High Fiber Diet

INTRODUCTION — Eating a diet that is high in fiber has many potential health benefits, including a decreased risk of heart disease, stroke, and type 2 diabetes.  A high fiber diet is a commonly recommended treatment for digestive problems, such as constipation, diarrhea, and hemorrhoids.  Fiber is normally found in beans, grains, vegetables, and fruits. However, most people do not eat as much fiber as is commonly recommended. This topic discusses what fiber is, why it is helpful, and how to increase dietary fiber.

 

WHAT IS FIBER? — There is no single dietary "fiber". Traditionally, fiber was considered that substance found in the outer layers of grains or plants and which was not digested in the intestines. Wheat bran, the outer layer of wheat grain, fit this model. We now know that "fiber" actually consists of a number of different substances. The term "dietary fiber" includes all of these substances and is now considered a better term than just "fiber".

Most dietary fiber is not digested or absorbed, so it stays within the intestine where it modulates digestion of other foods and affects the consistency of stool. There are two types of fiber, each of which is thought to have its own benefits:

  • Soluble fiber consists of a group of substances that is made of carbohydrates and dissolves in water. Examples of foods that contain soluble fiber include fruits, oats, barley, and legumes (peas and beans).
  • Insoluble fiber comes from plant cells walls and does not dissolve in water. Examples of foods that contain insoluble fiber include wheat, rye, and other grains. The traditional fiber - wheat bran - is a type of insoluble fiber.
  • Dietary fiber is the sum of all soluble and insoluble fiber.

HOW MUCH FIBER DO I NEED? — The recommended amount of dietary fiber is 25 grams (for women) to 30 grams (for men) of fiber per day. By reading the nutrition label on packaged foods, it is possible to determine the number of grams of dietary fiber per serving.

Dietary sources of fiber — The fiber content of many foods, including fruits and vegetables, is shown in the table.  Breakfast cereals can be a good source of fiber. Some fruits and vegetables are particularly helpful in treating constipation, such as prunes and prune juice.

Other sources of fiber — For those who do not like high-fiber foods such as fruits, beans, and vegetables, a good source of fiber is unprocessed wheat bran; one to two tablespoons can be mixed with food (one tablespoon contains 12 grams of fiber).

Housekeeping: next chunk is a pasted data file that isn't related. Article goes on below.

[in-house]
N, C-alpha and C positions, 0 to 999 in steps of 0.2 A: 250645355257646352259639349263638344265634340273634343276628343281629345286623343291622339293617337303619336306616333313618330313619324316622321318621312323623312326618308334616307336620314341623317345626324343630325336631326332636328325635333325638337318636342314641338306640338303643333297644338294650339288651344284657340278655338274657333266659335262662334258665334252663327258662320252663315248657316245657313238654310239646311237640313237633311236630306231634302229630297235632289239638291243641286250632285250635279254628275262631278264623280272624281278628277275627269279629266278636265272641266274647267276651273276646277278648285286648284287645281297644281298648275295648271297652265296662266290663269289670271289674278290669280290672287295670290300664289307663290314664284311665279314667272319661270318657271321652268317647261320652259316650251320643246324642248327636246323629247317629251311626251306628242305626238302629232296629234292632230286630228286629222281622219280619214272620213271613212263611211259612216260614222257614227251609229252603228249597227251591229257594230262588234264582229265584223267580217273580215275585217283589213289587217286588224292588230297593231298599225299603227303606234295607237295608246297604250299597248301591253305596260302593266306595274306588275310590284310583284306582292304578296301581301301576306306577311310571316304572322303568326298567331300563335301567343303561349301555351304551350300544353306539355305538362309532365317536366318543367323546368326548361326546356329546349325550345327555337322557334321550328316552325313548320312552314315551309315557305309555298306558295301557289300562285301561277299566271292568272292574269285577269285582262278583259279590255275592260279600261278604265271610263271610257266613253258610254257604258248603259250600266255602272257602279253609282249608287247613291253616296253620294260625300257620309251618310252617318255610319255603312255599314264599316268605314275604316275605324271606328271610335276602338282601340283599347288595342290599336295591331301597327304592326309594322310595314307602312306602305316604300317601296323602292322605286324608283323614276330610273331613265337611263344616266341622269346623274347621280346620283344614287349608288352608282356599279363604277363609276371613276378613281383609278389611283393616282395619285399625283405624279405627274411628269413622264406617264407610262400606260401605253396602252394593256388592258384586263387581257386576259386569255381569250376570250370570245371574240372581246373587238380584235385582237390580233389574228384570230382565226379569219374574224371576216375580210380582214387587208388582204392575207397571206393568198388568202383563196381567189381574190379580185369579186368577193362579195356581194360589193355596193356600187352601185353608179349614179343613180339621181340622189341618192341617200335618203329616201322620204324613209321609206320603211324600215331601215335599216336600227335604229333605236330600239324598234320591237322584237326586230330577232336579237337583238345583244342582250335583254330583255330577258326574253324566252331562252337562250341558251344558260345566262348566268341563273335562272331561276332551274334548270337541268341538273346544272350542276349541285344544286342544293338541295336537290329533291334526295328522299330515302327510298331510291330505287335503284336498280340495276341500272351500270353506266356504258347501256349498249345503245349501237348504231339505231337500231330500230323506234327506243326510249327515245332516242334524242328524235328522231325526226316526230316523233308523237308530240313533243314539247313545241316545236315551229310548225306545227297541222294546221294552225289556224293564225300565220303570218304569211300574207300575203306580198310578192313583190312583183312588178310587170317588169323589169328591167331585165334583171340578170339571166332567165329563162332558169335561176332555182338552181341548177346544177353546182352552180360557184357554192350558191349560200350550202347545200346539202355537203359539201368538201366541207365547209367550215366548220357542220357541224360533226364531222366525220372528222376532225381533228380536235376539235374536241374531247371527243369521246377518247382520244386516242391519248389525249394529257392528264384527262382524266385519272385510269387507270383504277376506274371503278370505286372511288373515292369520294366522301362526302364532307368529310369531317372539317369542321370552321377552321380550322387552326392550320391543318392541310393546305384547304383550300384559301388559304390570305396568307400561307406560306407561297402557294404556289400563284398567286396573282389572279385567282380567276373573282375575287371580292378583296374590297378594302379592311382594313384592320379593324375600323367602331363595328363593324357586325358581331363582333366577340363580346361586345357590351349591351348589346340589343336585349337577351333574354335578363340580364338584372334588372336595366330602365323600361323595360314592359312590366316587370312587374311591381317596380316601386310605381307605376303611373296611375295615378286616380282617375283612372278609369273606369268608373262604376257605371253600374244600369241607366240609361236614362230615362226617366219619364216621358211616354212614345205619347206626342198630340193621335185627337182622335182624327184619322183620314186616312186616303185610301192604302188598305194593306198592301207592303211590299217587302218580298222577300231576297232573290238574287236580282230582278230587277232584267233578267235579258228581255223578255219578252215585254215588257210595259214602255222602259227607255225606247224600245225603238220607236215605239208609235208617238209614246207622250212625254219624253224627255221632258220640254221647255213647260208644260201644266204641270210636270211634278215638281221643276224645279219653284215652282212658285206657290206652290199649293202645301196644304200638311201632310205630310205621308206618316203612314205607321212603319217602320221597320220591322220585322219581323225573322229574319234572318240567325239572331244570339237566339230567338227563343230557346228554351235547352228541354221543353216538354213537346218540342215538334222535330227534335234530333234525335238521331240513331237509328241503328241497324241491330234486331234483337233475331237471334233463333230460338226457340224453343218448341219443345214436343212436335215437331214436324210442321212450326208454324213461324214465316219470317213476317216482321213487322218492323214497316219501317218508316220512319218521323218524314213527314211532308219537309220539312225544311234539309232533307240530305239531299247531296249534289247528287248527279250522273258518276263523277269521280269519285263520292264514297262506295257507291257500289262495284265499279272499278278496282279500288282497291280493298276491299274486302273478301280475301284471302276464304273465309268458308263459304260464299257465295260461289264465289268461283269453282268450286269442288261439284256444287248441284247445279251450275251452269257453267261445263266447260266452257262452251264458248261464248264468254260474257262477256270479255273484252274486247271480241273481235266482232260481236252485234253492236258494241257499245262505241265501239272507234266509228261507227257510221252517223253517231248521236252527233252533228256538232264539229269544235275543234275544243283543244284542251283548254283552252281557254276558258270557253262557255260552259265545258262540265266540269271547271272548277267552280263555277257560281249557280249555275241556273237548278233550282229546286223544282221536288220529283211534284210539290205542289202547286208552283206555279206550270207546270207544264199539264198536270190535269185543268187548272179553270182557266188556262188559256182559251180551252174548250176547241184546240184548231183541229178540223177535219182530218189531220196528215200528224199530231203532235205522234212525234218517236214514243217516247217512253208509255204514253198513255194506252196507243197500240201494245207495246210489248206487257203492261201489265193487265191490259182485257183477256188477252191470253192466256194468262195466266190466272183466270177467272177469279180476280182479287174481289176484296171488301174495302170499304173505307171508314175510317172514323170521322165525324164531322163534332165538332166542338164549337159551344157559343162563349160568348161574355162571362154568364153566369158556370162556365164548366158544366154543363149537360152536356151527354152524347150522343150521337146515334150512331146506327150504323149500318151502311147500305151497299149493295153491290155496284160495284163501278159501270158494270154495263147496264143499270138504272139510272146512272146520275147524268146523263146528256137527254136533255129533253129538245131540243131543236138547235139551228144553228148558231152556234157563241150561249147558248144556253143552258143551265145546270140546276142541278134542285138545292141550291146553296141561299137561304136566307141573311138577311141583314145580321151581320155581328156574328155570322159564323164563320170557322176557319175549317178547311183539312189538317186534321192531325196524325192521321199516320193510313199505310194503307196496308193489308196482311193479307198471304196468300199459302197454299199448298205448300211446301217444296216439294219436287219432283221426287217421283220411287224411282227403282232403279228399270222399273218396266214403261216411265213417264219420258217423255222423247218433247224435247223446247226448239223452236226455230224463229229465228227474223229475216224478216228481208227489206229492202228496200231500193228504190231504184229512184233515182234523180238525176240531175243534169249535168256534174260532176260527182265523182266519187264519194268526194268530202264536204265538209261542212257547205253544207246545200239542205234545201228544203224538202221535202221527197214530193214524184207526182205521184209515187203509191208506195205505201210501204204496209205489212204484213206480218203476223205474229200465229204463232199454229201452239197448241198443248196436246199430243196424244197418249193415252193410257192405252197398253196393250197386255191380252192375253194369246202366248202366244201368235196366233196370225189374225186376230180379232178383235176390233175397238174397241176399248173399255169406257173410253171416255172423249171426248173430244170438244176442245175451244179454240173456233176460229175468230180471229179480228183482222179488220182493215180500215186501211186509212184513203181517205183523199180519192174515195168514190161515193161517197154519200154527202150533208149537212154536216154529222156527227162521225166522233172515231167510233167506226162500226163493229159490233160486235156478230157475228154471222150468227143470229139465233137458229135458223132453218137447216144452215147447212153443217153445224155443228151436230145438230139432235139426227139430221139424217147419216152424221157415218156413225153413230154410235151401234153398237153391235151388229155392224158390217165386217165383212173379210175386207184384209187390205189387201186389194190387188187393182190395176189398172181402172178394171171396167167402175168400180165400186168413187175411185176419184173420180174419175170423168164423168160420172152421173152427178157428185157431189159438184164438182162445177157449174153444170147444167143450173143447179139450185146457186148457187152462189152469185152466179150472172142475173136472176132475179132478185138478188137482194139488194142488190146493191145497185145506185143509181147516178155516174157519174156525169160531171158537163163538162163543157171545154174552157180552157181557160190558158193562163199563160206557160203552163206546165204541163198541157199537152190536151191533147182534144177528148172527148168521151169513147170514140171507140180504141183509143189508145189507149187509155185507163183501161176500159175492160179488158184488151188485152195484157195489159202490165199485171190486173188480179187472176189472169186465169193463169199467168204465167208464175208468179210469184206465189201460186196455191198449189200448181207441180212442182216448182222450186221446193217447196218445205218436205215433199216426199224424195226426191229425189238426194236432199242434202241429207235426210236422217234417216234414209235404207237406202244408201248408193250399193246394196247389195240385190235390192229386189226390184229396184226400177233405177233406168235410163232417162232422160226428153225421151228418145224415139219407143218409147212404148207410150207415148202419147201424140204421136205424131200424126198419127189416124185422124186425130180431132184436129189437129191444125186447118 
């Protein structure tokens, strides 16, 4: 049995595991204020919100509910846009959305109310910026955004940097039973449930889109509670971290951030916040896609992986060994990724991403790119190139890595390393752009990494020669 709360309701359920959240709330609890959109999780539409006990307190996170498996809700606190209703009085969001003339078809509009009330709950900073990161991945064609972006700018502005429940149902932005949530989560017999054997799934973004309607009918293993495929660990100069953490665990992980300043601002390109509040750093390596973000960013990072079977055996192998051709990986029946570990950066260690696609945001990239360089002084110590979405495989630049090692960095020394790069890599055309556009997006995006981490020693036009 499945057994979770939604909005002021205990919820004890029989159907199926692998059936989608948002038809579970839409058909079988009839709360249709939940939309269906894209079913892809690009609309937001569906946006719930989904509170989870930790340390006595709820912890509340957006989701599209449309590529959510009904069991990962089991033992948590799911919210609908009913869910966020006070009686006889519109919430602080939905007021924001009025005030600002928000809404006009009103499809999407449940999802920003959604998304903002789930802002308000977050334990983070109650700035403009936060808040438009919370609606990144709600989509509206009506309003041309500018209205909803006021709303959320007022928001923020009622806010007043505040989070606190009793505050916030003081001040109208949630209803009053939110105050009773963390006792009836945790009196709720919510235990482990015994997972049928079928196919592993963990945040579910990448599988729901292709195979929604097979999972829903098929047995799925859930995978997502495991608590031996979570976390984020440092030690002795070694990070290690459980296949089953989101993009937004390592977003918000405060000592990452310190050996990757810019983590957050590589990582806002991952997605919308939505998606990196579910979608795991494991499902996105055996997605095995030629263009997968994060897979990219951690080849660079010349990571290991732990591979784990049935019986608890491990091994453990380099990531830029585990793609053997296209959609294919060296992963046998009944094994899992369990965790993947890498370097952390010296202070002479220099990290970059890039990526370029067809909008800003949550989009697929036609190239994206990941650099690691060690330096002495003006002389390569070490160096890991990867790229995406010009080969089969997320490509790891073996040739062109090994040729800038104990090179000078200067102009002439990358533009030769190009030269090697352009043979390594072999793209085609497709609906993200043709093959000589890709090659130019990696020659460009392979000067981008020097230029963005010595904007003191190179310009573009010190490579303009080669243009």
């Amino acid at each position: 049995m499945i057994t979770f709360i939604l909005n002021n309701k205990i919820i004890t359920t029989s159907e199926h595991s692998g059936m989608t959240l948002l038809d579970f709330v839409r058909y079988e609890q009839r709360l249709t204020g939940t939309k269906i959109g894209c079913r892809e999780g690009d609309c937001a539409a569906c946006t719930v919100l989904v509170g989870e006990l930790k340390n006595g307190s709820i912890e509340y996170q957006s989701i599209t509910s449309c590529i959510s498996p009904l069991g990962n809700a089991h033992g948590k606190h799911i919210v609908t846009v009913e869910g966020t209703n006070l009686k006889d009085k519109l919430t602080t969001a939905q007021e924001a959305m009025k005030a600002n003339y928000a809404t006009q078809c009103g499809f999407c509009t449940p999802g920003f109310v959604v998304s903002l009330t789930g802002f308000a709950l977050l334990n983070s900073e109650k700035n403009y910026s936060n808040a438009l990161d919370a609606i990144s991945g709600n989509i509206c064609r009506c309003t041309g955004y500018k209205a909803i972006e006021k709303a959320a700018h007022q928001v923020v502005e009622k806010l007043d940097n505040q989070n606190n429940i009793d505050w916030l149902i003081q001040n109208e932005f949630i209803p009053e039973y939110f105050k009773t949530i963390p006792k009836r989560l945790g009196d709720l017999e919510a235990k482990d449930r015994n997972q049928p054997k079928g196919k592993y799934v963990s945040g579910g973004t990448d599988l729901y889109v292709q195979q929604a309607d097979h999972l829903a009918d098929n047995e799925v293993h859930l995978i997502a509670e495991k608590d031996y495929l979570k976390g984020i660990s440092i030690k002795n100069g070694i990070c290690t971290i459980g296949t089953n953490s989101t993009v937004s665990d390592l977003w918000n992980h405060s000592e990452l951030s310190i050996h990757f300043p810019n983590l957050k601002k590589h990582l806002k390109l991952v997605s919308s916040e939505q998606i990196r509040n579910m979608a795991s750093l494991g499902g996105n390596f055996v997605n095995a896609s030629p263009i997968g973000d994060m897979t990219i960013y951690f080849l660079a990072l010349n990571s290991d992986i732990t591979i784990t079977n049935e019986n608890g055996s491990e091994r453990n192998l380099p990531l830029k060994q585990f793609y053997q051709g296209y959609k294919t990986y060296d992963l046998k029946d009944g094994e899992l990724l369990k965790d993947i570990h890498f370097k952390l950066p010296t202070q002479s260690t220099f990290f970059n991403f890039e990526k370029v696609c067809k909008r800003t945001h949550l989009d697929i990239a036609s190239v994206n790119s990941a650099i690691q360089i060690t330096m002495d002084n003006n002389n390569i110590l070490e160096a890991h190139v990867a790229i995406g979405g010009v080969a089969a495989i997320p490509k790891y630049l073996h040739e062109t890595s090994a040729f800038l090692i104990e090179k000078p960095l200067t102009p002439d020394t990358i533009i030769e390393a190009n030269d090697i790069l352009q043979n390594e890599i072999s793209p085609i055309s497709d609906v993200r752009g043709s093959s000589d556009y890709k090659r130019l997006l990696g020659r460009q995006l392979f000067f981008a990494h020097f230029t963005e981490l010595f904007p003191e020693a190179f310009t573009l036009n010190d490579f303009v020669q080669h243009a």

In addition, a number of fiber supplements are available.  Fiber-Sure and Benefiber are easily available and well-tolerated. The dose of the fiber supplement should be increased slowly to prevent gas and cramping, and the supplement should be taken with adequate fluid. The fiber in these supplements is mostly of the soluble type.


SIDE EFFECTS — Adding fiber to the diet can have some side effects, such as abdominal bloating or gas. This can sometimes be minimized by starting with a small amount and slowly increasing until stools become softer and more frequent.  However, many people, including those with irritable bowel syndrome, cannot tolerate fiber supplements and do better by not increasing fiber in their diet.


 

Dietary Fiber of certain foods

Food

Fiber, g/serving

Cucumber

0.2/6-8 slices with skin

Lettuce

2.0/1 wedge iceberg

Mushrooms

0.8/half cup (sliced)

Onions

1.3/1 cup

Peppers, green

1.0/1 pod

Tomato

1.8/1 tomato

Spinach

8.0/1 cup (chopped)

Baked beans

18.6/1 cup

Dried peas

4.7/half cup (cooked)

Kidney beans

7.4/half cup (cooked)

Lima beans

2.6/half cup (cooked)

Lentils

1.9/half cup (cooked)

Bagels

1.1/half bagel

Bran muffins

6.3/muffin

Cracked wheat

4.1/slice

Oatmeal

5.3/1 cup

Pumpernickel bread

1.0/slice

White bread

0.55/slice

Whole-wheat bread

1.66/slice


 

 

Apple (with skin)

3.5/1 medium-sized apple

Apricot (fresh)

1.8/3 apricots

Banana

2.5/1 banana

Cantaloupe

2.7/half edible portion

Dates

13.5/1 cup (chopped)

Grapefruit

1.6/half edible portion

Grapes

2.6/10 grapes

Oranges

2.6/1 orange

Peach (with skin)

2.1/1 peach

Pear (with skin)

4.6/1 pear

Pineapple

2.2/1 cup (diced)

Prunes

11.9/11 dried prunes

Raisins

2.2/packet

Strawberries

3.0/1 cup

Apple

0.74/1 cup

Grapefruit

1.0/1 cup

Grape

1.3/1 cup

Orange

1.0/1 cup

Cooked vegetables

 

Asparagus

1.5/7 spears

Beans, string, green

3.4/1 cup

Broccoli

5.0/1 stalk

Brussels sprouts

4.6/7-8 sprouts

Cabbage

2.9/1 cup (cooked)

Carrots

4.6/1 cup

Cauliflower

2.1/1 cup

Peas

7.2/1 cup (cooked)

Potato (with skin)

2.3/1 boiled

Spinach

4.1/1 cup (raw)

Squash, summer

3.4/1 cup (cooked, diced)

Sweet potatoes

2.7/1 baked

Zucchini

4.2/1 cup (cooked, diced


    Still more foods and their fiber contents

    Food

    Fiber, g/serving

    Macaroni

    1.0/1 cup (cooked)

    Rice, brown

    2.4/1 cup (cooked)

    Rice, polished

    0.6/1 cup (cooked)

    Spaghetti (regular)

    1.0/1 cup (cooked)

    Bran, oat

    8.3/oz

    Bran, wheat

    12.4/oz

    Rolled oats

    13.7/1 cup (cooked)

    Nuts

     

    Almonds

    3.6/half cup (slivered)

    Peanuts

    11.7/1 cup